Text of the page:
U.S. Secretary of State Mike Pompeo on Wednesday renewed his aggressive criticism of China, blaming it for the deaths of hundreds of thousands of people from the coronavirus and demanding again that it share information about the outbreak.
“They knew. China could have prevented the deaths of hundreds of thousands of people worldwide. China could have spared the world descent into global economic malaise,” Pompeo told a State Department news conference.
“China is still refusing to share the information we need to keep people safe.”
Pompeo pushed back against suggestions that he and other members of the Trump administration have issued conflicting statements about the exact origins of the novel coronavirus while blaming China for the initial outbreak in the city of Wuhan.
On Sunday, Pompeo said there was “a significant amount of evidence” the virus emerged from the Wuhan Institute of Virology, having said the previous Thursday it was not known whether it came from the lab, a so-called wet market, or some other place.
On Wednesday, he said the United State did not have certainty, but there was significant evidence it came from the lab.
“Every one of those statements is entirely consistent,” he said. “We are all trying to figure out the right answer. We are all trying to get the clarity. There are different levels of certainty assessed at different places, Pompeo said.
There is no "certainty" but "significant evidence" coronavirus originated in Wuhan lab, Sec of State Pompeo says. "We're all trying to get to clarity" https://t.co/RrINqZ3Htw pic.twitter.com/yjlOrw5V7e— CBS News (@CBSNews) May 6, 2020
Critics believe the U.S. administration is seeking to deflect attention from what they see as a slow U.S. response to the outbreak, which has killed more than 255,000 people around the world, including more than 70,000 in the United States, the worst-hit country, according to official statistics.
Republican President Donald Trump, who is seeking re-election in November, on Tuesday also urged China to be transparent about the origins of the outbreak.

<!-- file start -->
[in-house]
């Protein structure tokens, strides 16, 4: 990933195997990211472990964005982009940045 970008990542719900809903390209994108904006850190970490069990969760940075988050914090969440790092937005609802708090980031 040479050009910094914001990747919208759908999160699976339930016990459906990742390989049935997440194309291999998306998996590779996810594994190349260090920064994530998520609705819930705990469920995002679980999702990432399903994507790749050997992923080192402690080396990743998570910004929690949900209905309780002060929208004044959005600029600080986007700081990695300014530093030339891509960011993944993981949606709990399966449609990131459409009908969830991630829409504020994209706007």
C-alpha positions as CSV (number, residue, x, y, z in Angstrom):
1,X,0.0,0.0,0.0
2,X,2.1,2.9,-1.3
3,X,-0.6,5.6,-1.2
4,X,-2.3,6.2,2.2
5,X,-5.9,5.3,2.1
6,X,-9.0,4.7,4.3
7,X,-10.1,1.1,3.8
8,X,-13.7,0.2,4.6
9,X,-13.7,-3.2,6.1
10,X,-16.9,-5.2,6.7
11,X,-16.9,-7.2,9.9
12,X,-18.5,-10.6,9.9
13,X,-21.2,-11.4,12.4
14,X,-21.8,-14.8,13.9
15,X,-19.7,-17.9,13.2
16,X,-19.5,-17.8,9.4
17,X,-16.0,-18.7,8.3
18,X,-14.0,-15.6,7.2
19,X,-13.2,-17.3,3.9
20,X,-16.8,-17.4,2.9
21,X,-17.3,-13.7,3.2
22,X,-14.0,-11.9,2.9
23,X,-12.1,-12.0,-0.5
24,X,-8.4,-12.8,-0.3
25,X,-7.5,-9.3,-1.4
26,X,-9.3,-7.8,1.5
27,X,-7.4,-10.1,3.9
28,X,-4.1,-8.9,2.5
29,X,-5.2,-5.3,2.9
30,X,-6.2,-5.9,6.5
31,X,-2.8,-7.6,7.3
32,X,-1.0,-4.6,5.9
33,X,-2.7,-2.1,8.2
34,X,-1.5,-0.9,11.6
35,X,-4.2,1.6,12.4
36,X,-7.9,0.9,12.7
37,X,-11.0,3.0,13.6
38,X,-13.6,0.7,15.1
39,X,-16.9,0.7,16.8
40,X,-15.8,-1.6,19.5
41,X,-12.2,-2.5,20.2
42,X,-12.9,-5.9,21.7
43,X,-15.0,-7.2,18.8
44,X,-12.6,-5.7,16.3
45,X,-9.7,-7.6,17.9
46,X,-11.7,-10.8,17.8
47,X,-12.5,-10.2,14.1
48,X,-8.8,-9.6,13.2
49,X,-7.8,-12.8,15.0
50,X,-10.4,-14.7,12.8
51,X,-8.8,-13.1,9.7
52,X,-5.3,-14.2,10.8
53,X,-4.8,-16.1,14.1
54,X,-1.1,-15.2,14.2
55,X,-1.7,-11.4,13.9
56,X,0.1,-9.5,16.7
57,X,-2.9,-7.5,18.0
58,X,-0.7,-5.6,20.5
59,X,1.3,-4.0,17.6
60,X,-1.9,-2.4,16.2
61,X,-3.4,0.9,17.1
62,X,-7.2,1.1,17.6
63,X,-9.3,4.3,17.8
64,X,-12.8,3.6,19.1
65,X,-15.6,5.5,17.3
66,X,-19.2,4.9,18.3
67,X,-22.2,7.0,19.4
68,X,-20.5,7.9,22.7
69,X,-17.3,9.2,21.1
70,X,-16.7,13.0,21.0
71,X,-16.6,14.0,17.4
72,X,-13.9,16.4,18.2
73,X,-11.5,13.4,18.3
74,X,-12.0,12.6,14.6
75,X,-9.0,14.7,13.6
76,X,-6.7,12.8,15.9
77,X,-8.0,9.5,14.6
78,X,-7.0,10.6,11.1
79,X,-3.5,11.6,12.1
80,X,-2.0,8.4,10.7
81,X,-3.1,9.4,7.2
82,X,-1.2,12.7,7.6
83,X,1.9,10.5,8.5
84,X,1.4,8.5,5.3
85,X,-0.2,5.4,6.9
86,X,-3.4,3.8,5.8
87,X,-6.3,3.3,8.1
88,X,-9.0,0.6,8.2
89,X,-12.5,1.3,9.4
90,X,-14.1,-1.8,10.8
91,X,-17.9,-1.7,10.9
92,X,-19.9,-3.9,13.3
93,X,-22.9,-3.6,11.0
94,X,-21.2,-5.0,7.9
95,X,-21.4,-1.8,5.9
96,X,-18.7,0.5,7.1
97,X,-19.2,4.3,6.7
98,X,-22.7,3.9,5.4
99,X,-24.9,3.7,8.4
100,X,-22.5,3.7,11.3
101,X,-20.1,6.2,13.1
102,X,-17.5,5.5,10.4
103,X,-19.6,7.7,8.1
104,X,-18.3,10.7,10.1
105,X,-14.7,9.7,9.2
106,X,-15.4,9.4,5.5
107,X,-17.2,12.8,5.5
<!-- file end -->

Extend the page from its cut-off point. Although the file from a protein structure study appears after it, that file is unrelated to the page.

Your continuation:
Pompeo said China was still withholding virus samples he says are needed for global vaccine research and rejected suggestions that Washington was being unfair to Beijing.
“They continue to be opaque, they continue to deny access for this important information that our research or epidemiologists need,” he said.
“People say, well America’s bullying the Chinese. We are demanding of them only what we demand of every nation: be transparent, be open, be a reliable partner, the very things that they say. The Chinese say they want to cooperate. Great. Cooperation is about action.”
The Wuhan Institute of Virology, a Chinese state-backed institute, has dismissed allegations that the virus originated there. Most experts believe it originated in a Wuhan market selling wildlife and jumped from animals to people.
Dr. Anthony Fauci, director of the U.S. National Institute of Allergy and Infectious Diseases and a member of Trump’s Coronavirus Task Force, said in an interview published on Monday that the best evidence showed the virus was not made in a lab, but appeared to have “evolved in nature and then jumped species.”
Trump was asked last Thursday if he had seen evidence that gave him a “high degree of confidence” that the virus came from the Wuhan Institute of Virology, and replied that he had, although he declined to give specifics.
Pompeo again took aim at the World Health Organization, which Trump has called “China-centric” and suspended U.S. funding to.
“It’s not only that they didn’t enforce … the WHO needs to still demand that there be an investigation,” Pompeo said, adding that WHO Director-General Tedros Adhanom Ghebreyesus needed to be “just as concerned as the United States … and other countries that we still don’t have access to the answers we need.”
In an opinion article published in the Washington Post, China’s ambassador to the United States, Cui Tiankai, said “blaming China will not end this pandemic.”
“It is time to end the blame game. It is time to focus on the disease and rebuild trust between our two countries,” he said.
(Reporting By Humeyra Pamuk, Arshad Mohammed and David Brunnstrom; Editing by Chizu Nomiyama and Jonathan Oatis)